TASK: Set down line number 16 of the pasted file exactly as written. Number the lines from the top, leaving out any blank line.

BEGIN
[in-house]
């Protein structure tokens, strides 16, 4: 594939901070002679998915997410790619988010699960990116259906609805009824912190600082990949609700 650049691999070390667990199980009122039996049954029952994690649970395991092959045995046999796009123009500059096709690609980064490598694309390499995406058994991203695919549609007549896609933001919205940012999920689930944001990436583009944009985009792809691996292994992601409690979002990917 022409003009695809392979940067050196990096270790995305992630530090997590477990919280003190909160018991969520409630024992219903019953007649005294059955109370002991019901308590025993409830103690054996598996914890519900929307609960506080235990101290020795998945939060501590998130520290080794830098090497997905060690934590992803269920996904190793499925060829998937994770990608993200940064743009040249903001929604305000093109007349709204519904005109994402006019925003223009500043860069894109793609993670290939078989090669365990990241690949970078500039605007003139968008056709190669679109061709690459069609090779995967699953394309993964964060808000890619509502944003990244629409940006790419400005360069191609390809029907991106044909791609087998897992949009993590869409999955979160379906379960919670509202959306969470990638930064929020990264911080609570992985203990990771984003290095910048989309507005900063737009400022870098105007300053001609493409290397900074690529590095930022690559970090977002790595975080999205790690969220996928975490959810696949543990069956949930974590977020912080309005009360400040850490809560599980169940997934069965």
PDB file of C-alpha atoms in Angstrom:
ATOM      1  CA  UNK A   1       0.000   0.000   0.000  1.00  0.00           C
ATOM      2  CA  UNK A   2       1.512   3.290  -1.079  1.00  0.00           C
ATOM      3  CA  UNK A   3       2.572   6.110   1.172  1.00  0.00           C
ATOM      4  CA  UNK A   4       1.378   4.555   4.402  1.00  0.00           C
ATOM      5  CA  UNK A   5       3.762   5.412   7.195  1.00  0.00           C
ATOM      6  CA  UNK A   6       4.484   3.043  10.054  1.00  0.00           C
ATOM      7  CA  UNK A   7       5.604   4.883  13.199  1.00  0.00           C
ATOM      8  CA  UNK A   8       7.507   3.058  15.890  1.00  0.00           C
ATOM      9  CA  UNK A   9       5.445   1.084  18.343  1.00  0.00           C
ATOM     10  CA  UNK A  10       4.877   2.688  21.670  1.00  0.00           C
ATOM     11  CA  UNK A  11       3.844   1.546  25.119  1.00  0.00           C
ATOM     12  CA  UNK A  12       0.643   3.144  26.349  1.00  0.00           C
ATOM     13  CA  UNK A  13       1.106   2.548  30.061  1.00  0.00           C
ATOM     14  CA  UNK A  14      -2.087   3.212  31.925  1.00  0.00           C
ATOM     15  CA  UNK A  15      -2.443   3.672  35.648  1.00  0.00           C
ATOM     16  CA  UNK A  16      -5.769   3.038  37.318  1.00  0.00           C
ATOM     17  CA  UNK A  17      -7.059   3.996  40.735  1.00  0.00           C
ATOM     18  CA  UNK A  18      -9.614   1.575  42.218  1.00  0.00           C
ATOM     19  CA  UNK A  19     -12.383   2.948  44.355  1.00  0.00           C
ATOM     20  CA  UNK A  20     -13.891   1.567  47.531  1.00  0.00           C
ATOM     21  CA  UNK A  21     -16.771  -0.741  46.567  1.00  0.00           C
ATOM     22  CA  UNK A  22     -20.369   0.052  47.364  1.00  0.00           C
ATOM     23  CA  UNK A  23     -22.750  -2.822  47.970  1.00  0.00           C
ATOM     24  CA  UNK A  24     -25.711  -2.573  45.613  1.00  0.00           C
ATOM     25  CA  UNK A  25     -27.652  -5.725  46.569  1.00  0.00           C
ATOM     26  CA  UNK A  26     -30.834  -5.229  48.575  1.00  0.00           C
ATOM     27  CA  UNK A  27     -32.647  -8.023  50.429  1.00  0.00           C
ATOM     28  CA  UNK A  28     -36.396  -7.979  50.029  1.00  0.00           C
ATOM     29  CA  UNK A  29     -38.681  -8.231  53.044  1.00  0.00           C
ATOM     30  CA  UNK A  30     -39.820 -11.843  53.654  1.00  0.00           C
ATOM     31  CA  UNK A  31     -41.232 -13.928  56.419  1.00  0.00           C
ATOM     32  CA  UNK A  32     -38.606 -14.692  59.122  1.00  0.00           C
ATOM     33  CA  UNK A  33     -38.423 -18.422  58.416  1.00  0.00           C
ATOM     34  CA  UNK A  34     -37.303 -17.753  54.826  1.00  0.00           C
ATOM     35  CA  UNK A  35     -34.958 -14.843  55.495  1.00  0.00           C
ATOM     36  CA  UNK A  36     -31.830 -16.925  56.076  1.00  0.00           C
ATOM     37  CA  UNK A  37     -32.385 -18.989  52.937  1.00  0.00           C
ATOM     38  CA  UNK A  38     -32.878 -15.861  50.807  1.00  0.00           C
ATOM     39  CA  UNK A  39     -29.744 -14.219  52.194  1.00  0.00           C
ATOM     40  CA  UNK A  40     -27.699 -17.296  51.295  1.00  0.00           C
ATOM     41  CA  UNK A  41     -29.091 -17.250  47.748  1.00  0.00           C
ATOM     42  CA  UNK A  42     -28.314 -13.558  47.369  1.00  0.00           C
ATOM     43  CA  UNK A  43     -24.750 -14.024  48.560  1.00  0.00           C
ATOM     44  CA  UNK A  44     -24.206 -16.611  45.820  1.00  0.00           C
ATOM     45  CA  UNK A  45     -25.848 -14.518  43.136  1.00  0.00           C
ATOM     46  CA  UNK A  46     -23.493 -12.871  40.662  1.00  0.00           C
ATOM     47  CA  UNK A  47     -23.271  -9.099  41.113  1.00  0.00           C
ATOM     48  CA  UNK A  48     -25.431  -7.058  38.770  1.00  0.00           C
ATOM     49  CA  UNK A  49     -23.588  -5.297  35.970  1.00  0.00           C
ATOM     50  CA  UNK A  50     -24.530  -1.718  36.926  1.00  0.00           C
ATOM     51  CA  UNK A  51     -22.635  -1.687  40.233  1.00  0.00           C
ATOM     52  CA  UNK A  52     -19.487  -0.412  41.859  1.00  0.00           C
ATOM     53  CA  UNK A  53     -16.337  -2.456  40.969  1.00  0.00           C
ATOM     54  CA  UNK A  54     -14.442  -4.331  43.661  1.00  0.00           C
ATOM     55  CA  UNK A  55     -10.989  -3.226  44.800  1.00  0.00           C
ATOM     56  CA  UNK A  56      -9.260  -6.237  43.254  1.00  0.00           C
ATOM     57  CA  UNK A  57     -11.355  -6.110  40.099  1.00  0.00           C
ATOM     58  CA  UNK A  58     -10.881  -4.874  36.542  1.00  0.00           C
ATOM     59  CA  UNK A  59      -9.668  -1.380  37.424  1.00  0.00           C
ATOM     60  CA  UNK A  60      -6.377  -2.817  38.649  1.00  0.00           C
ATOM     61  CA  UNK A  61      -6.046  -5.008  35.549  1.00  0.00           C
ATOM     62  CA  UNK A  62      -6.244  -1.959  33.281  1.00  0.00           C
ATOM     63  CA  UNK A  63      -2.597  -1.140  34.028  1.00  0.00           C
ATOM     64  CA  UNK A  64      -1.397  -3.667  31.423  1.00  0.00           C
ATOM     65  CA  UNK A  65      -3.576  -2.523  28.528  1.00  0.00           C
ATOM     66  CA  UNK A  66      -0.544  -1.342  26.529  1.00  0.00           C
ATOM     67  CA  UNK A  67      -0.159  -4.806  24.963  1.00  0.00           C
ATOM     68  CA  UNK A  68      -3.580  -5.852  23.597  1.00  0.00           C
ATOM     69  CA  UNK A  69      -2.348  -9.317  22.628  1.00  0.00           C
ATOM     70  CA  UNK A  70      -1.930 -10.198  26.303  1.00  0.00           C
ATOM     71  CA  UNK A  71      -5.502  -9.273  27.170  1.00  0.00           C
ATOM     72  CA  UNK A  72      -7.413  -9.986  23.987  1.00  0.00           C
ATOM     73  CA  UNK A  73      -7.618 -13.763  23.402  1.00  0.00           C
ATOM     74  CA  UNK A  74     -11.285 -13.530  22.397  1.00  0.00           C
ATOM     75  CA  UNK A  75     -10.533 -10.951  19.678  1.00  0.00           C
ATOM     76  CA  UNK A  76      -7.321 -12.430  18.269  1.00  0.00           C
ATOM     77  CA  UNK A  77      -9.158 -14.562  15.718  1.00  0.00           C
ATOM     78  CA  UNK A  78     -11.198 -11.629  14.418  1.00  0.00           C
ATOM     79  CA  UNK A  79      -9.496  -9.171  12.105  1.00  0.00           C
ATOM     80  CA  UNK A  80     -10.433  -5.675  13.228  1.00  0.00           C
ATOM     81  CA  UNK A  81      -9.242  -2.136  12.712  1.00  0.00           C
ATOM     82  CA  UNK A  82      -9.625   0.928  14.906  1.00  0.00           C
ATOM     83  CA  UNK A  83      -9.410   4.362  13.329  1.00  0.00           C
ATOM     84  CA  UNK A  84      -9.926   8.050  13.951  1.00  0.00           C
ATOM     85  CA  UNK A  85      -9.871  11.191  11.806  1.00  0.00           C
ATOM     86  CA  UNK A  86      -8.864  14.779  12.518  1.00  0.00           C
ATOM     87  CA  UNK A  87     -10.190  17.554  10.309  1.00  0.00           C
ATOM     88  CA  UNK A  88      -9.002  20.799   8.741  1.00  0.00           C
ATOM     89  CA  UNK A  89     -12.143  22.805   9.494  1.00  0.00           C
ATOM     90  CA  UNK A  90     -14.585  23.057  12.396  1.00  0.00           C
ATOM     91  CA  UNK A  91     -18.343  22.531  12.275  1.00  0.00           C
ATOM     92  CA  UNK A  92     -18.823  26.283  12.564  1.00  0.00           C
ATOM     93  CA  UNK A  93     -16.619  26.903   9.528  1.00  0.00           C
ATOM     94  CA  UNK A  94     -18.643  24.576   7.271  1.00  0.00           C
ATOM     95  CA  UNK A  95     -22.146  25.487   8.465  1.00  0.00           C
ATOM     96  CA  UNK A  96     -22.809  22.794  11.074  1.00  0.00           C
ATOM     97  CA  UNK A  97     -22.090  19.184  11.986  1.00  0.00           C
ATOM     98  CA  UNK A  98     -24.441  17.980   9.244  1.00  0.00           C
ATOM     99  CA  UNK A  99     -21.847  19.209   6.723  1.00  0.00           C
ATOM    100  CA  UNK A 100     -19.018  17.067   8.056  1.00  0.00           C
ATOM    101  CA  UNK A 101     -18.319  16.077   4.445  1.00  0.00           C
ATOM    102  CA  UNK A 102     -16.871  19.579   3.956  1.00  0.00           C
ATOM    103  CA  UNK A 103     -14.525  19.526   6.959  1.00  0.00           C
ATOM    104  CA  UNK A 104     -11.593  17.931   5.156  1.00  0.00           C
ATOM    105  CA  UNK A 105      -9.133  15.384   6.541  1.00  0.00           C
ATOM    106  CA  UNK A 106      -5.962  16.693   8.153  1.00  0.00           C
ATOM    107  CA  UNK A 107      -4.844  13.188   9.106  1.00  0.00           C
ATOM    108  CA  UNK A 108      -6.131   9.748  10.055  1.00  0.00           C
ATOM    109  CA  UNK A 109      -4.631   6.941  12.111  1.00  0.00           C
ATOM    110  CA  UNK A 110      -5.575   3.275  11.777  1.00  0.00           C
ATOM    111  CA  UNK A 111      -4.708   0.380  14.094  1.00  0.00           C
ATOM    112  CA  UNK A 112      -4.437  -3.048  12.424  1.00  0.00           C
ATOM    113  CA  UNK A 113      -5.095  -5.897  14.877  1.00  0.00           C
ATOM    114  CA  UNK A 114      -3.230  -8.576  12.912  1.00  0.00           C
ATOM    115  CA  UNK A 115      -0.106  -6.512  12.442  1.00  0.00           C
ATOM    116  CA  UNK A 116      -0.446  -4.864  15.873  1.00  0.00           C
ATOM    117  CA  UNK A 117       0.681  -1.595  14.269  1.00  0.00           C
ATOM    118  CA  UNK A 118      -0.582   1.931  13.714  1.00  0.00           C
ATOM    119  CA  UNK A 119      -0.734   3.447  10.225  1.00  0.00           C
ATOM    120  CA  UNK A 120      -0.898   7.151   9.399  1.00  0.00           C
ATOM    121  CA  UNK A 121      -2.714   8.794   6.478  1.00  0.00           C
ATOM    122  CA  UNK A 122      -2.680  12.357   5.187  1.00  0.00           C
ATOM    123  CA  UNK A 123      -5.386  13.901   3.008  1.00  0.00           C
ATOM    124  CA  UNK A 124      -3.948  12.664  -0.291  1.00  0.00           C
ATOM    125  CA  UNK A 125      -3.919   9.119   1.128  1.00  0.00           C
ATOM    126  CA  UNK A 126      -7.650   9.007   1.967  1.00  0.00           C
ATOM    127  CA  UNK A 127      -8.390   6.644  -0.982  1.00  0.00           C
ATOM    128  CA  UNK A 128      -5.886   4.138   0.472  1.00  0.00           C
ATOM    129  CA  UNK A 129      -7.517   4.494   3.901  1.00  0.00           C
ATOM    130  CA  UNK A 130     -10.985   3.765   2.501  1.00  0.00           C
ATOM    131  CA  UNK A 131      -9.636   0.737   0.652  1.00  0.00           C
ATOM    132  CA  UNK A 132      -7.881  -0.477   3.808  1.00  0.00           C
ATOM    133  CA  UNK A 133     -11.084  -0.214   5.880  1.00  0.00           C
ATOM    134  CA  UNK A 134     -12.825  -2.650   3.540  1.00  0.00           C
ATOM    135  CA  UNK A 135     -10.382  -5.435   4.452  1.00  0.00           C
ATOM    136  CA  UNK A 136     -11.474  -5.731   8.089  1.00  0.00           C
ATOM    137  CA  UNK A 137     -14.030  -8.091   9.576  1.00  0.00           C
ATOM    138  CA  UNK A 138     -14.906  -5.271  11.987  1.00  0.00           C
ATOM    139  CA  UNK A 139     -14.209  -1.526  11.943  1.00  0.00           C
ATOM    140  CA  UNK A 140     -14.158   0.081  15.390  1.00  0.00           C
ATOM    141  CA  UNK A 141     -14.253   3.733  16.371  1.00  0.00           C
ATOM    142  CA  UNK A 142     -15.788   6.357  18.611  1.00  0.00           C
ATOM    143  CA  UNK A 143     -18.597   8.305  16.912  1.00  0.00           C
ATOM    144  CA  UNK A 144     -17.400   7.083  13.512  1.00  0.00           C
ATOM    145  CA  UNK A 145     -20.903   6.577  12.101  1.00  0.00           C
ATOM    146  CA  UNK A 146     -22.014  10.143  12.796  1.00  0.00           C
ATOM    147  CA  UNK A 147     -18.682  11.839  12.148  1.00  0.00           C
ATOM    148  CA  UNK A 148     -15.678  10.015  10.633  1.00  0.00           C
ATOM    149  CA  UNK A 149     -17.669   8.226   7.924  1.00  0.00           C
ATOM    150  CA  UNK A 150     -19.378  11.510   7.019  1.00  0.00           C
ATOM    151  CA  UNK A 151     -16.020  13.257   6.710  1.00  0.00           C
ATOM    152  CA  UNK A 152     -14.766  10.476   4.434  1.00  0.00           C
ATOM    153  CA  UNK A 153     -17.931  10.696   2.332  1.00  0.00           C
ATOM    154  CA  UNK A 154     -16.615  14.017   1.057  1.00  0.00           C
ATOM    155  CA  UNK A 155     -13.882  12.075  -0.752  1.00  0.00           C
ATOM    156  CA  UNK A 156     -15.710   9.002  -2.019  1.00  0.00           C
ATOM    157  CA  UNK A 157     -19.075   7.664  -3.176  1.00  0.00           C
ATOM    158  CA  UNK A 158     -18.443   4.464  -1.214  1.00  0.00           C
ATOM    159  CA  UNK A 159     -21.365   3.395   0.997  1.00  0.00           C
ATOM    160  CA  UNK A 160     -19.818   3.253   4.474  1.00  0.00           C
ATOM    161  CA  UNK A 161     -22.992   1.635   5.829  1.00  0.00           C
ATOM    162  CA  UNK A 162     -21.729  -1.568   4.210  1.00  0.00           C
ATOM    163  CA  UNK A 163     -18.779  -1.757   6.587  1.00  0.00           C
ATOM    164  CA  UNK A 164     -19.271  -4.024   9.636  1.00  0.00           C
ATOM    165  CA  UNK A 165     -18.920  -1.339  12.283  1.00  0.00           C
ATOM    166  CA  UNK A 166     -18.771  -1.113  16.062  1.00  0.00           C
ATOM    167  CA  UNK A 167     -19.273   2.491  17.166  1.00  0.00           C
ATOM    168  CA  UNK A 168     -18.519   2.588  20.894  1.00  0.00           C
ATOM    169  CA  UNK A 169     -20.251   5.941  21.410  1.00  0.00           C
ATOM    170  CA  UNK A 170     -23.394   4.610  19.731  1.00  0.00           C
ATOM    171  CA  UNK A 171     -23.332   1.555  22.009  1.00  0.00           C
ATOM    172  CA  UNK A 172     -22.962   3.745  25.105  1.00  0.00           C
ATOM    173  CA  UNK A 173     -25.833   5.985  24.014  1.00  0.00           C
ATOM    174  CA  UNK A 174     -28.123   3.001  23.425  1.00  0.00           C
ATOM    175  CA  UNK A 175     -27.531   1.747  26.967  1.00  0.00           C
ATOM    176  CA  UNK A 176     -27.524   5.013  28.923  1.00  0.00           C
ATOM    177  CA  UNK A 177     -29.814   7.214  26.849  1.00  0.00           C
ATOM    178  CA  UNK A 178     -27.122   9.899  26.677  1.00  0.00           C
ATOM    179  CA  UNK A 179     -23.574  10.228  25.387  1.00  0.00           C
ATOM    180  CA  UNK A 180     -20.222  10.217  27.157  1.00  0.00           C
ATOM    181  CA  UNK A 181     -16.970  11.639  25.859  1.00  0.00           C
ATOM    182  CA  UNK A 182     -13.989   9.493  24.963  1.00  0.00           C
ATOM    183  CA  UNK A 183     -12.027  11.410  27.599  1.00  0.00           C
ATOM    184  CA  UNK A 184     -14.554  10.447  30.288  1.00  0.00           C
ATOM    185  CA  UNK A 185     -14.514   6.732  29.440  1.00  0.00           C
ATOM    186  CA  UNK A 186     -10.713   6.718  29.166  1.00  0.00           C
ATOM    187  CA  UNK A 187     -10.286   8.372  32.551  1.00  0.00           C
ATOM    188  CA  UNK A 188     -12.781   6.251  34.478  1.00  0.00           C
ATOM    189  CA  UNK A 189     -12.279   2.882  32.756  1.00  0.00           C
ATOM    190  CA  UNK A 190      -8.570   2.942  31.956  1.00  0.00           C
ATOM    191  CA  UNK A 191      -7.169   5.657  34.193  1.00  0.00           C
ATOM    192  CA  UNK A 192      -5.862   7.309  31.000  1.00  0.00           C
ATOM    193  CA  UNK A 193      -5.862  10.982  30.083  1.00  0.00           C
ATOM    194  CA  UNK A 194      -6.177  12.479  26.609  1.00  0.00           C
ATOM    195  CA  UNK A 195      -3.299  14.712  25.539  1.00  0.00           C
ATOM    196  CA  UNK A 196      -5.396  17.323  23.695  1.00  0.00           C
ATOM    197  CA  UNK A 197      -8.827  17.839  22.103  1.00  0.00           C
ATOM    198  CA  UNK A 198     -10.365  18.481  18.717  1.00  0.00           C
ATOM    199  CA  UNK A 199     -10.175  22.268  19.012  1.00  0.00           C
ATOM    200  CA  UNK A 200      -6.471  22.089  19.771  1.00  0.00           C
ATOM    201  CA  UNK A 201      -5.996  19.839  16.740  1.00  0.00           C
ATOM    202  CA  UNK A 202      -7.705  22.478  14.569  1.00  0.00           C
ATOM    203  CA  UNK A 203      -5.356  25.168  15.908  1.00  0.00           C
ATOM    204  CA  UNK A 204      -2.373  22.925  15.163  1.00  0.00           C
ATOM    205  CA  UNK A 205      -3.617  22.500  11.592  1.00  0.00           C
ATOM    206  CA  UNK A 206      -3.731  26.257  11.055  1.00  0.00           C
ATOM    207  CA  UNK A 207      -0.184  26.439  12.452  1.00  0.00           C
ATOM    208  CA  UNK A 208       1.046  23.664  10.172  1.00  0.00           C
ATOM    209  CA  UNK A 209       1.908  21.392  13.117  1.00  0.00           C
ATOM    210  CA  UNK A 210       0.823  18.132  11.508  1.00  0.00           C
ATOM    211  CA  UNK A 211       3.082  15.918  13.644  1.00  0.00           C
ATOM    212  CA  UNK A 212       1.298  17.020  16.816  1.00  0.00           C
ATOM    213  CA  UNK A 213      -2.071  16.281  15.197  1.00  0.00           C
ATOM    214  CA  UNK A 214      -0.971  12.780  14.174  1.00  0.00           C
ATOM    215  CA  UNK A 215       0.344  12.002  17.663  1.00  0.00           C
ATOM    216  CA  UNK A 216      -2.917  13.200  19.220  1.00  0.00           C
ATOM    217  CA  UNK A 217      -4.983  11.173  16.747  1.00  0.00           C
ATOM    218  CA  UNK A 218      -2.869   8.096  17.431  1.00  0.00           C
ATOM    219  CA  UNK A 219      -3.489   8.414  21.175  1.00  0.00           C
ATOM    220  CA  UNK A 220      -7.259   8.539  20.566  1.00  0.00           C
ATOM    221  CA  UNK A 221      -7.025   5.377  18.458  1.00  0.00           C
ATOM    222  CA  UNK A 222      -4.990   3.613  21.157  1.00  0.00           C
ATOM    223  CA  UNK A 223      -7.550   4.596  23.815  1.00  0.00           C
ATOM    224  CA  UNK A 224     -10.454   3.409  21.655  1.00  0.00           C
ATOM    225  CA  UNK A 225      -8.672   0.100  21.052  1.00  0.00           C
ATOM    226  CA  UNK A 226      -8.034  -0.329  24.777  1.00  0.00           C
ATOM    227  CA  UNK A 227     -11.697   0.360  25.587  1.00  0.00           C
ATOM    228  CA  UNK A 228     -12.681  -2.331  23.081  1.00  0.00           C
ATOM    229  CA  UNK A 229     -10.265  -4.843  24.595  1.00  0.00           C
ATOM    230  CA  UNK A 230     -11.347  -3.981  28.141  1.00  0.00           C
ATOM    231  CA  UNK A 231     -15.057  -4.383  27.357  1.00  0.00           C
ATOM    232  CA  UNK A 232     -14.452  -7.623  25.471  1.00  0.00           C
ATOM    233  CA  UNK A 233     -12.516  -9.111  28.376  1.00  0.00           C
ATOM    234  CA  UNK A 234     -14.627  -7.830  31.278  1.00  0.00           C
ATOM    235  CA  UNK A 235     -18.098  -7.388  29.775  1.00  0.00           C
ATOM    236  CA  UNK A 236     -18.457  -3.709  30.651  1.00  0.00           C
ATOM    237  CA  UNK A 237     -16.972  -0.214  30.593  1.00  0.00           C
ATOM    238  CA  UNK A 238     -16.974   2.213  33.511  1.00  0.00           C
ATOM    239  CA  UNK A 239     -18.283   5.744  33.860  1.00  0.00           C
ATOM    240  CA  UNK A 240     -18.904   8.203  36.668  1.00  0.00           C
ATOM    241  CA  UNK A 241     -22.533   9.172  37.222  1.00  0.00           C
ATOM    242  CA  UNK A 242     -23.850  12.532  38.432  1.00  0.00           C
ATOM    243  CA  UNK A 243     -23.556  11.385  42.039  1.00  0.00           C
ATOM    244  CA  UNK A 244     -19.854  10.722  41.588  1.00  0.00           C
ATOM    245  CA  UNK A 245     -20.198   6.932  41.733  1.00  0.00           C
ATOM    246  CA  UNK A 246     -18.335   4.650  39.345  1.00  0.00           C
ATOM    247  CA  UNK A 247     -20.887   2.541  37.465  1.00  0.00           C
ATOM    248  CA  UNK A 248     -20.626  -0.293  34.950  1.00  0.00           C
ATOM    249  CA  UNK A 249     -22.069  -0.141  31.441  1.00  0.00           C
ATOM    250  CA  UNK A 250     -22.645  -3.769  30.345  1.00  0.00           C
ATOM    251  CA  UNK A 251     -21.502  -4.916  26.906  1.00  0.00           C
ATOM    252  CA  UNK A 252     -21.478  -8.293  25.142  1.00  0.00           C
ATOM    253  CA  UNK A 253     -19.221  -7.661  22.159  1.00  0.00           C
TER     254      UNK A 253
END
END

ATOM     13  CA  UNK A  13       1.106   2.548  30.061  1.00  0.00           C